As of yesterday, ESPN.com now hosts blogs written by Peter Gammons and Jayson Stark, in addition to Buster Olney. It used to be that people within the mainstream media would focus on the negative aspects of blogging, like not having an editor and not having a code of standards in place. These days the focus of those same people seems to have shifted to the positive aspects of blogging, like being able to speak to an audience in a much more informal manner and being able to publish immediately.
I used to become annoyed reading Olney’s columns, in part because I felt his analysis was often lacking. However, since he began blogging last season I see him in a somewhat different light, as his personality is able to come across more and his strengths as a writer are more apparent. Blogging allows him to show a side to his audience that being an old-school columnist kept hidden away. (Olney told a story on his blog about Deion Sanders earlier this week that’s a perfect example of this.)
The main reason I enjoy reading blogs is not just that the writing is good, it’s that the writing is good and it comes along with a personal touch. I quickly grow tired of cookie-cutter articles that you can get in the average newspaper, and my favorite bloggers are the ones who are able to go well beyond that. They are able to speak to their audience like human beings, rather than like writers or columnists or reporters or whatever label you want to slap on them.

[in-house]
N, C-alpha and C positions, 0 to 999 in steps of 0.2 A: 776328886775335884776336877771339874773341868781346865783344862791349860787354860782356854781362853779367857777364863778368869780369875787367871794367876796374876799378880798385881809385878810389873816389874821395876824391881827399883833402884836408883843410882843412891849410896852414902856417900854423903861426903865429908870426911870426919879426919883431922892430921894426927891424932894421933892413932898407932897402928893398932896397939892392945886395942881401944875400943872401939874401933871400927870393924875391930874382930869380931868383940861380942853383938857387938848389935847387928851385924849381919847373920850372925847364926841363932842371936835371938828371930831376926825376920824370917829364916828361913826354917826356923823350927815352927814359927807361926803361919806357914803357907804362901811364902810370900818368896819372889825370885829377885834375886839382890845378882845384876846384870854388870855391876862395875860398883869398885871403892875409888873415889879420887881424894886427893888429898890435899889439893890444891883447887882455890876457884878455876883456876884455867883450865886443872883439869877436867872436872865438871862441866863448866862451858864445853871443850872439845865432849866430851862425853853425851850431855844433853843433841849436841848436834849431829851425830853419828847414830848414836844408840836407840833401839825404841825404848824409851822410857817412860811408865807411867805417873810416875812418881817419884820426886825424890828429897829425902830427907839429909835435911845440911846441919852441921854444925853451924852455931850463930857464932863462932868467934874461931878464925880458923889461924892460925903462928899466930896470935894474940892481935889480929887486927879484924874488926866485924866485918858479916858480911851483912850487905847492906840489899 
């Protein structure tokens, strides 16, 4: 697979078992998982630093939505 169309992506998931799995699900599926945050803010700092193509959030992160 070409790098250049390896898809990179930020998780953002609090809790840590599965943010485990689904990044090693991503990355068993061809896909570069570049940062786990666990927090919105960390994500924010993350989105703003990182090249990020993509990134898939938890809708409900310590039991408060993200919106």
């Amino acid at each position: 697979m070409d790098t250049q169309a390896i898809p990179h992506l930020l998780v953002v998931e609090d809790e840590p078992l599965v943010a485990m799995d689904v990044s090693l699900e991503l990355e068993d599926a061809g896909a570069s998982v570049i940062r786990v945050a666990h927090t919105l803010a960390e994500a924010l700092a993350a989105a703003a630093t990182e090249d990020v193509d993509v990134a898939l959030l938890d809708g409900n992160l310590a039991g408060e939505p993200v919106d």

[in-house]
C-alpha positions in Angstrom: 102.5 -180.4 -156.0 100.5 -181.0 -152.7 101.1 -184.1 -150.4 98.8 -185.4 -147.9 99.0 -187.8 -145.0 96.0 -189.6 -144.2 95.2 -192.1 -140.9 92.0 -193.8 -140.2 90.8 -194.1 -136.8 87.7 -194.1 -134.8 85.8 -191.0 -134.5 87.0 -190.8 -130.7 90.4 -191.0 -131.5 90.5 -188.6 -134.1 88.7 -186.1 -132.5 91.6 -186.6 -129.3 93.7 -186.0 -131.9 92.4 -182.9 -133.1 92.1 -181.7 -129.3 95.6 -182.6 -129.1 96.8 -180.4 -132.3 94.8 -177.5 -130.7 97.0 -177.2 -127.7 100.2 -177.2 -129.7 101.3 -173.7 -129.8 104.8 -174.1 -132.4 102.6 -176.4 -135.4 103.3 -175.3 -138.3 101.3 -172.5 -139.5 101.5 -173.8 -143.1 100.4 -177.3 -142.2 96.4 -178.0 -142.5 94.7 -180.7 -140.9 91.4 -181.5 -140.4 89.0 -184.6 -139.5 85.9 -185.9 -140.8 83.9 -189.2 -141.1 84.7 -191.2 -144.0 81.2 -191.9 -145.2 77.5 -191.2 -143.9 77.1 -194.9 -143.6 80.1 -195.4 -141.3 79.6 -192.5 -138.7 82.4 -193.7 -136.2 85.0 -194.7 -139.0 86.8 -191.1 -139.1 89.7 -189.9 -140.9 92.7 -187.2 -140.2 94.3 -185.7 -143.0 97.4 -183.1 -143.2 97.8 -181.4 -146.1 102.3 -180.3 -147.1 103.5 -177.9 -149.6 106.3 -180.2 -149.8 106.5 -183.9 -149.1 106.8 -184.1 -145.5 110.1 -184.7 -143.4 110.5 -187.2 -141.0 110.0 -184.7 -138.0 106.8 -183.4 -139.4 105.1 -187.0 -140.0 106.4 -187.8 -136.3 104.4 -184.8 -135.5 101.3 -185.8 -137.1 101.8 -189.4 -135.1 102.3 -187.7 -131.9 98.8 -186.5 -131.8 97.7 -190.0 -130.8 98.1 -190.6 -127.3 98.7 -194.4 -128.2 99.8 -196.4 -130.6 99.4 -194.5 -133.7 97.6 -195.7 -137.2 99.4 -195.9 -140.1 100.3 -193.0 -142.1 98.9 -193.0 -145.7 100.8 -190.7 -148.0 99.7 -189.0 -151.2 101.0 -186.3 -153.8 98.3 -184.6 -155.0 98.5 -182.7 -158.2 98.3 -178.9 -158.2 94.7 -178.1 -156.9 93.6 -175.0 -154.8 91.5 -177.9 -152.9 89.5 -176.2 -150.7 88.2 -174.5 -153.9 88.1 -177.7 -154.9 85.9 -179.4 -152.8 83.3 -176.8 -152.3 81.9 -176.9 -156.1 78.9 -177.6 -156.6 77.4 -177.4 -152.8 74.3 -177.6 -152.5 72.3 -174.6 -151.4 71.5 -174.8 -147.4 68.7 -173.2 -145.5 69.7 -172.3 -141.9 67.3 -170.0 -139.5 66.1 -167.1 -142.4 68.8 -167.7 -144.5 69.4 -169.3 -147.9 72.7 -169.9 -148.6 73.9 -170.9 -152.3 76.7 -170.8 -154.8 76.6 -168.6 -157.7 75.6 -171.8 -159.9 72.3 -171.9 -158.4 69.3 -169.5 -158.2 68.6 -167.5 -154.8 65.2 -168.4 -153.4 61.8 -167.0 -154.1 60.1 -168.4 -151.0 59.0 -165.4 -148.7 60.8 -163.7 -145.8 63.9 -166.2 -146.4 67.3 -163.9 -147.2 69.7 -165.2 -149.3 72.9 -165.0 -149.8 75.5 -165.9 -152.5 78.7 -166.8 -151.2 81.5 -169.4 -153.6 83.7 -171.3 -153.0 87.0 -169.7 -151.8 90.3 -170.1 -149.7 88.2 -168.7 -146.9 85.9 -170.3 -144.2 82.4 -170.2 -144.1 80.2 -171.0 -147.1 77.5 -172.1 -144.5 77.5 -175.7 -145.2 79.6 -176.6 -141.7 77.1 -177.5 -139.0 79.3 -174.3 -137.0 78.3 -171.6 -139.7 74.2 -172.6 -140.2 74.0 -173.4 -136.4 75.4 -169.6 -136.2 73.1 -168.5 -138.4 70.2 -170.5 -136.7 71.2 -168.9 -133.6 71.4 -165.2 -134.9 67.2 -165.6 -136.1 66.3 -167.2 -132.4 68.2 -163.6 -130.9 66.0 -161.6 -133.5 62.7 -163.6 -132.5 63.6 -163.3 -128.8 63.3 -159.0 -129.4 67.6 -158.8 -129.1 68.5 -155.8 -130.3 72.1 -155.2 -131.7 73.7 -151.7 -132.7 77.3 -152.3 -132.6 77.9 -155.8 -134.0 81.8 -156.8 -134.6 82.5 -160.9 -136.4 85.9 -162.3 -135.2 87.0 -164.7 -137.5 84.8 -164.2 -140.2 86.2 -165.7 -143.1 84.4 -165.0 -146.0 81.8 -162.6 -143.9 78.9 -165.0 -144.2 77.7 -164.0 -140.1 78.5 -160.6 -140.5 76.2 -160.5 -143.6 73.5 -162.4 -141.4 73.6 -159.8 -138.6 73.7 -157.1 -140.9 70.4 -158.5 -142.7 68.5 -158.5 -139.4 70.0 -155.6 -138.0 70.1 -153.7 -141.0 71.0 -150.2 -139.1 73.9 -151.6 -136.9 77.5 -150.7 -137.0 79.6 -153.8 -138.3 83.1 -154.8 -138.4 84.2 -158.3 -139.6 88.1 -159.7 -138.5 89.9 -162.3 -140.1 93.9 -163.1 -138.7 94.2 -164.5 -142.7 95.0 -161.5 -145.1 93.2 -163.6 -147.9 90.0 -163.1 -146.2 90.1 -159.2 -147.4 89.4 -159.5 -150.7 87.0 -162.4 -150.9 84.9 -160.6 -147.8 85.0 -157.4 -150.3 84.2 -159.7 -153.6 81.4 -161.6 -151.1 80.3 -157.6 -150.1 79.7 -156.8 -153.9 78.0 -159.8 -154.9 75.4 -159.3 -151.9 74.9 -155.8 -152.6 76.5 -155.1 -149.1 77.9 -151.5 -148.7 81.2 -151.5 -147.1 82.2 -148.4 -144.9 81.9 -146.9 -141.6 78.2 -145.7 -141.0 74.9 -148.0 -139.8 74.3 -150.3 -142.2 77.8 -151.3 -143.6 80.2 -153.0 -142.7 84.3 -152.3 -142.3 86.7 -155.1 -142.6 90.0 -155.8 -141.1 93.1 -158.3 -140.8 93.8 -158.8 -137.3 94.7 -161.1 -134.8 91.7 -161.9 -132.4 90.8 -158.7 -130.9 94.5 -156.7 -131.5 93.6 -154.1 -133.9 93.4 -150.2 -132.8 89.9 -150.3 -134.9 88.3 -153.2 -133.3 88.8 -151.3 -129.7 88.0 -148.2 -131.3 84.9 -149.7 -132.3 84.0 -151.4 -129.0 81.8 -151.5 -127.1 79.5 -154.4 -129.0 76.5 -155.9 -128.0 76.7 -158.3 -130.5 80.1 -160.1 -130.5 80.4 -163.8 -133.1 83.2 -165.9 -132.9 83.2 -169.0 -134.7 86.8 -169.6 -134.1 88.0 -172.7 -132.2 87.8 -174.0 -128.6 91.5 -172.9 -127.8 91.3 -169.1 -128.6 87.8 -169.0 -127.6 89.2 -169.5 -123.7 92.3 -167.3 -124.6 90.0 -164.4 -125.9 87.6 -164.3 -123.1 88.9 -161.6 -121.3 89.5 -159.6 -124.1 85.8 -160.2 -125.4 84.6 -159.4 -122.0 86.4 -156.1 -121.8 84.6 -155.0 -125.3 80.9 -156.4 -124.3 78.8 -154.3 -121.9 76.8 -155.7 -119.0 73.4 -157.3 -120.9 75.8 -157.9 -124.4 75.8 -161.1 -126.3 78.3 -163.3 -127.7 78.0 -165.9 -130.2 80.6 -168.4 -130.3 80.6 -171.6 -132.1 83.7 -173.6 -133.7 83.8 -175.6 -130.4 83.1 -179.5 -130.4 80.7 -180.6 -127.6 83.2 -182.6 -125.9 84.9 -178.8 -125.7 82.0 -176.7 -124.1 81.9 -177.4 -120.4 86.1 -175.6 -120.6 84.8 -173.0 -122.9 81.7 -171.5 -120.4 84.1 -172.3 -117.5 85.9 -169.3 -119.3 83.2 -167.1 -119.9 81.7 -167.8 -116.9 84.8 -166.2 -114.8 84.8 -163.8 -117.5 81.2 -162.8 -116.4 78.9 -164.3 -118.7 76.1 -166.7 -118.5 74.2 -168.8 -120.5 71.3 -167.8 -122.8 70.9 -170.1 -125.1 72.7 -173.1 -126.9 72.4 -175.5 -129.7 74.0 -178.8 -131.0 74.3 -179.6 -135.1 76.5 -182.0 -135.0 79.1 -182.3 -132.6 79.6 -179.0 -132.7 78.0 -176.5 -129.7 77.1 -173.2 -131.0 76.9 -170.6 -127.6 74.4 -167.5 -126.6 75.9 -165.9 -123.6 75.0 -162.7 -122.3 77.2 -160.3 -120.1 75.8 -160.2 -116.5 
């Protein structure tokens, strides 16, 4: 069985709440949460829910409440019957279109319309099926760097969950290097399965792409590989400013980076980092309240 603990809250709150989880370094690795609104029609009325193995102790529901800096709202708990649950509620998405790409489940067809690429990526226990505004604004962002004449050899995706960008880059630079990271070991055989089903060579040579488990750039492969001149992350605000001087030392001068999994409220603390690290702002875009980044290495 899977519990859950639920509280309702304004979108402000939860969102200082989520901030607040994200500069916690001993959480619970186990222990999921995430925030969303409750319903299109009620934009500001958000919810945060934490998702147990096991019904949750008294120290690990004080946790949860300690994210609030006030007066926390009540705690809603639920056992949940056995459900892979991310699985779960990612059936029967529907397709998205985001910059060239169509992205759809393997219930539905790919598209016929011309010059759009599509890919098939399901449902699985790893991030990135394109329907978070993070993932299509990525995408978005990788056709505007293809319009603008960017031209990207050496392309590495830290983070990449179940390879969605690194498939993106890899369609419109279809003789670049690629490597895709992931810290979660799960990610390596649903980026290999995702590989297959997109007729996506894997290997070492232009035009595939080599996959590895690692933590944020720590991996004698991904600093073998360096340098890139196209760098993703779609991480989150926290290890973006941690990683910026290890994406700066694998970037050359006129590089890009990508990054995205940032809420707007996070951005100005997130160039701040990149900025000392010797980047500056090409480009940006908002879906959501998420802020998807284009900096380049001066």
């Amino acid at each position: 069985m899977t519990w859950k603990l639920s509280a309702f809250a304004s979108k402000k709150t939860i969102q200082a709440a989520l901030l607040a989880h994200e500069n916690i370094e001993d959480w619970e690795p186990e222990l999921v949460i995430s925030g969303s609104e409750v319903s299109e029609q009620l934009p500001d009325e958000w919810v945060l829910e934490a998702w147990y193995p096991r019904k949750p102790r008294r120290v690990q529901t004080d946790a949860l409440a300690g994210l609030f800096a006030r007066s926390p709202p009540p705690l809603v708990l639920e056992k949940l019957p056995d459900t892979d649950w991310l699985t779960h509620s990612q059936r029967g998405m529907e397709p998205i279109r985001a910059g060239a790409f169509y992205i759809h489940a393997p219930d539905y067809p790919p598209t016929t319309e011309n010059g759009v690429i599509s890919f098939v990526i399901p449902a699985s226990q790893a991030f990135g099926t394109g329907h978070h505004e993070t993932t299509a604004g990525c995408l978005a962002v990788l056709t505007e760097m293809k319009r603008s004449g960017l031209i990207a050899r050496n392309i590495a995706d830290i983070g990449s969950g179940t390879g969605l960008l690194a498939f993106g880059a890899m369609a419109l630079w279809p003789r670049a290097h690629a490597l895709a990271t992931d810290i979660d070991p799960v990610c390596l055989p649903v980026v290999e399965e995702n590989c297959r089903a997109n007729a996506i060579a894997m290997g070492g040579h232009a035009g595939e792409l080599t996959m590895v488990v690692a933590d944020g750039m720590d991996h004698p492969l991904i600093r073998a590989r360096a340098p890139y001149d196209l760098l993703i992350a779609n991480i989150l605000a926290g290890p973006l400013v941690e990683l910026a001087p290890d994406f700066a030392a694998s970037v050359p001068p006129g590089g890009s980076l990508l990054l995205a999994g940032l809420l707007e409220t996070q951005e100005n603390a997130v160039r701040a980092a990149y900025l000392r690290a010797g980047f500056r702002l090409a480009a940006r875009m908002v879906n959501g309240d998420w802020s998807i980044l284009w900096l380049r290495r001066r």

But, like so many before them, it seems as though ESPN is joining the party half-way:
as far as I can tell none of the dozen or so blogs ESPN.com hosts actually link to other blogs…. embracing the blogosphere is an essential step if they’re going to call what Gammons, Stark, and Olney are doing “blogs.” ….Right now ESPN.com is like a high-school jock who has the guts to join the drama club because he truly loves acting, but still makes jokes about the “losers” in the club to his buddies on the football team. You’re either in or you’re out, and if you’re in then you can’t be too good for the club when it suits your needs. I’m proud of ESPN.com, but it’ll be even better when they really make the jump….
The line between old-school and new-school is blurring all the time and I commend ESPN.com for accepting a relatively new medium when many of their fellow mainstream outlets have been amazingly resistant to do so. We’re not quite “there” yet, but for now being able to call myself a “blogger” and have Peter Gammons and Jayson Stark be included in that same club is pretty cool. Even if they probably still call us losers behind our backs.